Why don't we see more supernovae in our galaxy?

  • I found this on the Wikipedia page on supernovae:




    The total supernova rate in our galaxy is estimated to be about 4.6 per century, or one every 22 years, although we haven't actually observed one for several centuries.




    That sounds like a freak occurrence to me.



    It made me curious about the numbers so I refreshed my knowledge on the Poisson distribution. It is not specified how many centuries we have not seen a supernova, but let's assume it's only two.



    If on average 9.2 supernovae happen per 2 centuries then the chance of having exactly 9 in any two century period can be calculated with:



    $$p(k) = {\lambda^k \times e^{-\lambda} \over k!}$$



    Filling in $k=9$,



    $$p(9) = {9.2^9 \times e^{-9.2} \over 9!}=0.1315$$



    The chance that there is not a single supernova in a two century period is:



    $$p(0) = {9.2^0 \times e^{-9.2} \over 0!}=0.00010104$$



    That's about a 1 in 10,000 chance. If "several" means 3 centuries, then the chance of not having any supernova is as little as 1 in 100,000.



    So from this I can only come to the conclusion that supernovae did in fact happen in the Milky Way in the last two centuries, but that we didn't see any of them.



    But now I'm confused. I read about supernovae that have happened in galaxies billions of light-years from here that lit up as the brightest source of light in the sky for days. Surely we would be able to see all of the supernovae that happen in our Milky Way (no more than 100,000 light years away) with the naked eye, let alone with telescopes?



    Are some supernovae so much more super than others? Are all of the Milky Way's supernovae visible to the naked eye?


    An interesting counterexample is Cassiopeia A, which wouldn't have been widely visible to observers on Earth because dust absorbed most of the light emitted in the *visible* part of the spectrum. There is some evidence that a few observations were made (this would have been in the 17th century), but there isn't any definitive evidence.

  • userLTK

    userLTK Correct answer

    5 years ago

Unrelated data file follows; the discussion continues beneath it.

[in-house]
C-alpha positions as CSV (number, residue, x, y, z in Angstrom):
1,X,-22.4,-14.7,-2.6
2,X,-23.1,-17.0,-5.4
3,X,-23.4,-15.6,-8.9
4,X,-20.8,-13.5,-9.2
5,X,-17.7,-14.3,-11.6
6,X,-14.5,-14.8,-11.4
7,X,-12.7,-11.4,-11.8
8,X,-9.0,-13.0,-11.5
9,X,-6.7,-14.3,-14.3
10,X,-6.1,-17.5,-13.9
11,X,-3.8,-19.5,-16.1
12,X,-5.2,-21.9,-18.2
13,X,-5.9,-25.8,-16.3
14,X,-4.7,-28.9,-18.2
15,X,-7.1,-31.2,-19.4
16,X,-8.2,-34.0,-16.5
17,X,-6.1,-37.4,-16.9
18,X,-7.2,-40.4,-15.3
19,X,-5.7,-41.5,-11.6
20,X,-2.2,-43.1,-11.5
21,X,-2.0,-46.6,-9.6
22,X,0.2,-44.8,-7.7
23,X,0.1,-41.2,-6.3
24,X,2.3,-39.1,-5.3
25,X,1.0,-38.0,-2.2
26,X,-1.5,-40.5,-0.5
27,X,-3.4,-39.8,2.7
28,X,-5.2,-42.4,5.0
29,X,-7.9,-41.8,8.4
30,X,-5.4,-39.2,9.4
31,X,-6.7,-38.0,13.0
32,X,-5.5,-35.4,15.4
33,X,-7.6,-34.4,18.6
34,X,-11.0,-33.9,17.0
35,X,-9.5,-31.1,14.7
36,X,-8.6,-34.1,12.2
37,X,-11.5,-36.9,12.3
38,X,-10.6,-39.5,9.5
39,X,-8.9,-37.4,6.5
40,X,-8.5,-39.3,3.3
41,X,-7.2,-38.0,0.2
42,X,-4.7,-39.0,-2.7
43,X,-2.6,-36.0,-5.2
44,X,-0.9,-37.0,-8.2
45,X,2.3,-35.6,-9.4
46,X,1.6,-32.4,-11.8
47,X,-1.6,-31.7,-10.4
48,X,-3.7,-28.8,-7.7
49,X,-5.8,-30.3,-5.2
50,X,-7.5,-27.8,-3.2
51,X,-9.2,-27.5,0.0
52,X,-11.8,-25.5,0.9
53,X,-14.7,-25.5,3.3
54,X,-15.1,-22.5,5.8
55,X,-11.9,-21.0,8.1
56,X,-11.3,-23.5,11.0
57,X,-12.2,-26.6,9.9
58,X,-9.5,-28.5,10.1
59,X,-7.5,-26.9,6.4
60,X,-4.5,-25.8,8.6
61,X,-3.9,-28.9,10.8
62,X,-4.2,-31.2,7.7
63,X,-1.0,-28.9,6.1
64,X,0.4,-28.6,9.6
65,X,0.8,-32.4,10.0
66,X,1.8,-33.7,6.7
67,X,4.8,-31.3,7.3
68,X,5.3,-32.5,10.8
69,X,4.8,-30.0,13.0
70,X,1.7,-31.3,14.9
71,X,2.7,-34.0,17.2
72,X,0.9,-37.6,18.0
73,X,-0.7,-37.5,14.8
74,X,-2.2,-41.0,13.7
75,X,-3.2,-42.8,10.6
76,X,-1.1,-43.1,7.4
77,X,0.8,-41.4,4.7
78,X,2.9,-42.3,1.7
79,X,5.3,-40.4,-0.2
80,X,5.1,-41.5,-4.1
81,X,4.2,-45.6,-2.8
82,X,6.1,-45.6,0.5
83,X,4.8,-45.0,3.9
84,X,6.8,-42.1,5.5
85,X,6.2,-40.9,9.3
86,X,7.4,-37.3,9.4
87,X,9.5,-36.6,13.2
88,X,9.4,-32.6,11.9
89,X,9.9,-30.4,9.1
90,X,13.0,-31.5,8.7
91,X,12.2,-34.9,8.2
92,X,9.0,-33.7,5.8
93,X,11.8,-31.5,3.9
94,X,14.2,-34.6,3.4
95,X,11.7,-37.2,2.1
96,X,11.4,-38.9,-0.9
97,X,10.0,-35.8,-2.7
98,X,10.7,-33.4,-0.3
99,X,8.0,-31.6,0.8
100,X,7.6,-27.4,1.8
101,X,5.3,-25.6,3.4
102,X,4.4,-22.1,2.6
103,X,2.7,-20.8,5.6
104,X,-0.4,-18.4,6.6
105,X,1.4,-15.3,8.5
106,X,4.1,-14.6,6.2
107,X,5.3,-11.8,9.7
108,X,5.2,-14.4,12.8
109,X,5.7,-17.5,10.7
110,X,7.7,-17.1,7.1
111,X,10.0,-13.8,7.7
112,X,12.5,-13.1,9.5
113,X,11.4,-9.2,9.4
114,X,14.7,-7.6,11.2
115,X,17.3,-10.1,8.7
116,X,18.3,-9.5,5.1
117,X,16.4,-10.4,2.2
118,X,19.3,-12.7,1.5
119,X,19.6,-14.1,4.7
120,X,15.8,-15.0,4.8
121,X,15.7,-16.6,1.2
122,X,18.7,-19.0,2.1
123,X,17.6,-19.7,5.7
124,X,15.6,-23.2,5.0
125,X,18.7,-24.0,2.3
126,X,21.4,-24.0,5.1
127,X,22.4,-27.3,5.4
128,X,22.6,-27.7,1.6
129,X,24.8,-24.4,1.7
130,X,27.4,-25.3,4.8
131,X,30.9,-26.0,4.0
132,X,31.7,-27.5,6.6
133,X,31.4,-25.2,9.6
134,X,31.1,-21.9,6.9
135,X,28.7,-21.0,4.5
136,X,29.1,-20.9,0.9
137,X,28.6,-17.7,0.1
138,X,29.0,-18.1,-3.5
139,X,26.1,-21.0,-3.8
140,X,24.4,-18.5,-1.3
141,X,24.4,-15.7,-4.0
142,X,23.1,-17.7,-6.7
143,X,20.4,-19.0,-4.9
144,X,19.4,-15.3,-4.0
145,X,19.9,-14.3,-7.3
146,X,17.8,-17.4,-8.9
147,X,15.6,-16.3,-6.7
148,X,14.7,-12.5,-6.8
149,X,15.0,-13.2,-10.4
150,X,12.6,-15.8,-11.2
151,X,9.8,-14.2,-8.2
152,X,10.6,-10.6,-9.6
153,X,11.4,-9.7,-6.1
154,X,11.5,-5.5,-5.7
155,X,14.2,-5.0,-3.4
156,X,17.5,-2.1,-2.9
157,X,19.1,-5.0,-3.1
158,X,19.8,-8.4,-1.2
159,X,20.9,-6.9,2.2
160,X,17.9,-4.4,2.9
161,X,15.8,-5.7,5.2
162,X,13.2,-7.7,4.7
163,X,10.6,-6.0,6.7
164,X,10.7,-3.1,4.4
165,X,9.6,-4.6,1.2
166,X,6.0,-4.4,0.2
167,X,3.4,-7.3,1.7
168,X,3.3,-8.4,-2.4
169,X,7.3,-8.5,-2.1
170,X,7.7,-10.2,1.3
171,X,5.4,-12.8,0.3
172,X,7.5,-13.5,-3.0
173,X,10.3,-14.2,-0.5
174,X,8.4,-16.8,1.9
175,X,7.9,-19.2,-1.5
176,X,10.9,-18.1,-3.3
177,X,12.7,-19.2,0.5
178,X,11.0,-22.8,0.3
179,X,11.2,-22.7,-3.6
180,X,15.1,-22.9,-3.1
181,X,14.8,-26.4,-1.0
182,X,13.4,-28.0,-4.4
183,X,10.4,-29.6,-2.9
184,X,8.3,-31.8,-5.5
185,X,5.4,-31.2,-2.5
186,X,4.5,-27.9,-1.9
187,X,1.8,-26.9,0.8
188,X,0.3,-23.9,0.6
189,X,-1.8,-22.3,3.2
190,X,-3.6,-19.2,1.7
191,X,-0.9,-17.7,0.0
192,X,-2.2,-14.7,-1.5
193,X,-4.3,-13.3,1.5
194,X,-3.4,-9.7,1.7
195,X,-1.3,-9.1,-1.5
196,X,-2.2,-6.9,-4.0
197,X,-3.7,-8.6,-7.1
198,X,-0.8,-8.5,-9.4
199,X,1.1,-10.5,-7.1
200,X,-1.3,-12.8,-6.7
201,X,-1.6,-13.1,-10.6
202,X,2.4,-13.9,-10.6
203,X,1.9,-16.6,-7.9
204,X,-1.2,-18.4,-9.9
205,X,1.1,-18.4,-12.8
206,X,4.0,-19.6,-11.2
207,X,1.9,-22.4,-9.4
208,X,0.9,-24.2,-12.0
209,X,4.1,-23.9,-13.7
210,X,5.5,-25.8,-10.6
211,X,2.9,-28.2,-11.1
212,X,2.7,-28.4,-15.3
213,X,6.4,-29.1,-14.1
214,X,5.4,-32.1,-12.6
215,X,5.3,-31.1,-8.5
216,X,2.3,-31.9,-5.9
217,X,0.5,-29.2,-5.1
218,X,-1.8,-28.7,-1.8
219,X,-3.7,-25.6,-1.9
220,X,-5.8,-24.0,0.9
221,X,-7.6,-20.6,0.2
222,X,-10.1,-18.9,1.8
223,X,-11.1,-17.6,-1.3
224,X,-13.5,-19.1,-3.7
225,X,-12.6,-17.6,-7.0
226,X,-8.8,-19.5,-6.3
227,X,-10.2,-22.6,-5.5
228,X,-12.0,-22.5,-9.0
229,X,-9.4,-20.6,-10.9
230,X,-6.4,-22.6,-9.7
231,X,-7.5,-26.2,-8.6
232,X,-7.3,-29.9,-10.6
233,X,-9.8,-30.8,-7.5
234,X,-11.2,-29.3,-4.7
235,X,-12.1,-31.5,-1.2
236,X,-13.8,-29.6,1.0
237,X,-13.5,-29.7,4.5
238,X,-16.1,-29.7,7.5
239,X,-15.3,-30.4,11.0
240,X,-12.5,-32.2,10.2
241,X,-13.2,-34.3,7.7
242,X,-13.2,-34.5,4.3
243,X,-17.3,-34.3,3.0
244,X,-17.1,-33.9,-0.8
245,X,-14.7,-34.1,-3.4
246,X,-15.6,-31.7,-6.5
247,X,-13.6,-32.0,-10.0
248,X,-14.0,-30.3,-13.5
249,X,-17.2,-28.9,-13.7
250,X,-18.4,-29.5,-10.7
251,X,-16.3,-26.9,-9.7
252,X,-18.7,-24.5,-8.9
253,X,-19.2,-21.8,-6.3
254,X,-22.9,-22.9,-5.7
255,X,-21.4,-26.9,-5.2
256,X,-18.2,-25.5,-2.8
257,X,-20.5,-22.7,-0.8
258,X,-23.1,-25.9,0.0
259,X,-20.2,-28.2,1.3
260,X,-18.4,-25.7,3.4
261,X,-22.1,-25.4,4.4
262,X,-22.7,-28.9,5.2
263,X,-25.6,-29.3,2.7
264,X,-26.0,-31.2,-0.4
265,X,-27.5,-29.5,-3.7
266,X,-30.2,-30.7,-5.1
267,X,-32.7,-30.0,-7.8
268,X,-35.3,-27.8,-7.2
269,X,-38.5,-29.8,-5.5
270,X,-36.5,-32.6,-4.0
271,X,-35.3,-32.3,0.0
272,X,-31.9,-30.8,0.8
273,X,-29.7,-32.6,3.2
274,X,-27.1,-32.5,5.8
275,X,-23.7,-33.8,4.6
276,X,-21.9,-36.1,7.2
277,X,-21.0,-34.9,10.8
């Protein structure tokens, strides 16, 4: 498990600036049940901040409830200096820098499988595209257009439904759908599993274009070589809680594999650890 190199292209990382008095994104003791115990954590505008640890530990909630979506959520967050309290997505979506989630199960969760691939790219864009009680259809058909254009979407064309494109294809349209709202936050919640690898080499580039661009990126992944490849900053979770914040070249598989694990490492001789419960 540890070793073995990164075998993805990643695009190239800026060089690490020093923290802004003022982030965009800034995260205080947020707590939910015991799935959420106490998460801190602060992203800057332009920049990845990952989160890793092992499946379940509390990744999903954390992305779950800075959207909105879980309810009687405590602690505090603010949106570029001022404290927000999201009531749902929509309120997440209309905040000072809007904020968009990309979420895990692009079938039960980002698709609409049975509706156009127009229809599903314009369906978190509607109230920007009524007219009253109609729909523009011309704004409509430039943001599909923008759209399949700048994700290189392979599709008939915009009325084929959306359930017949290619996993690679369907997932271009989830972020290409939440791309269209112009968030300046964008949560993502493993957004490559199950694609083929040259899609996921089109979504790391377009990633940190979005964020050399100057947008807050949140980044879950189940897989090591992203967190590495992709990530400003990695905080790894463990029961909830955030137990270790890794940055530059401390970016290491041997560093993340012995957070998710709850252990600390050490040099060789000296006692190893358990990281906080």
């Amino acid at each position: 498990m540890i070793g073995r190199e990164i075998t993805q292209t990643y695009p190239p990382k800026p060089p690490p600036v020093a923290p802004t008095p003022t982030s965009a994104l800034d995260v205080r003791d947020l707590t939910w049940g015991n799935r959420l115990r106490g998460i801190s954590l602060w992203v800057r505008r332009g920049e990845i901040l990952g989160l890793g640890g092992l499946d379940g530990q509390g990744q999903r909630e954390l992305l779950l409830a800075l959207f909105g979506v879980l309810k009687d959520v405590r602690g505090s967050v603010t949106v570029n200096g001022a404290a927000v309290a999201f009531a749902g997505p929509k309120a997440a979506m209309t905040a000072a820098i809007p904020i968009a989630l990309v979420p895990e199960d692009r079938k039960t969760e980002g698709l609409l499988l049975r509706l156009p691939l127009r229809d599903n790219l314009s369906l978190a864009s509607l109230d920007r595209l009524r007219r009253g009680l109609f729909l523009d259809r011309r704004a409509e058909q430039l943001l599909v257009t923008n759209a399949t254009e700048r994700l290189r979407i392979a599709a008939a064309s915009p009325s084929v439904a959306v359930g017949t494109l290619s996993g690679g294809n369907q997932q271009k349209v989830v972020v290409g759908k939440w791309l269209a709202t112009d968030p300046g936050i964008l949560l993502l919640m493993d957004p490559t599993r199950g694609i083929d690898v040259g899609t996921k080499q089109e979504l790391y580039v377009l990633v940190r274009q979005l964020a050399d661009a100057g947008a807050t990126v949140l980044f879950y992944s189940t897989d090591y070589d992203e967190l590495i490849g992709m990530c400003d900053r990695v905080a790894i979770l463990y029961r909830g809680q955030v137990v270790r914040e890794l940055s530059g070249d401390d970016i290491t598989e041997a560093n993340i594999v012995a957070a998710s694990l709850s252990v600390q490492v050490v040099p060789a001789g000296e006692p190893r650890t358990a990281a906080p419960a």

So from this I can only come to the conclusion that supernovae did in
    fact happen in the Milky Way in the last two centuries, but that we
    didn't see any of them.



    But now I'm confused. I read about supernovae that have happened in
    galaxies billions of light-years from here that lit up as the
    brightest source of light in the sky for days. Surely we would be able
    to see all of the supernovae that happen in our Milky Way




    One problem with estimating how many supernovae have happened in the Milky Way in the last two centuries, is that the remnant from a supernova is far dimmer than the nova itself and far harder to find. Several supernovae could have happened in the Milky Way in the last 2 centuries and remain undiscovered — and just for clarity, we define the date of a supernova by the date the light from the explosion reaches the Earth, so saying saying a nova "happened" in the last 200 years refers to the date the light from the event reached Earth, not the actual date of the event, which you probably already know, but just to clarify.



    So for argument's sake, let's say that a supernova's light reached the Earth about 50 years ago, but it took place on the far side of the galaxy. To find that, we'd have to look for a nebula on the far side of the galaxy and that's a hard thing to see. Similar to looking for the theoretical Planet Nine, finding old supernova remnants on the other side of the Milky Way takes a lot of looking. Even with modern telescopes, it's still a needle in a haystack, and especially if the view is blocked by dust like much of the Milky Way is.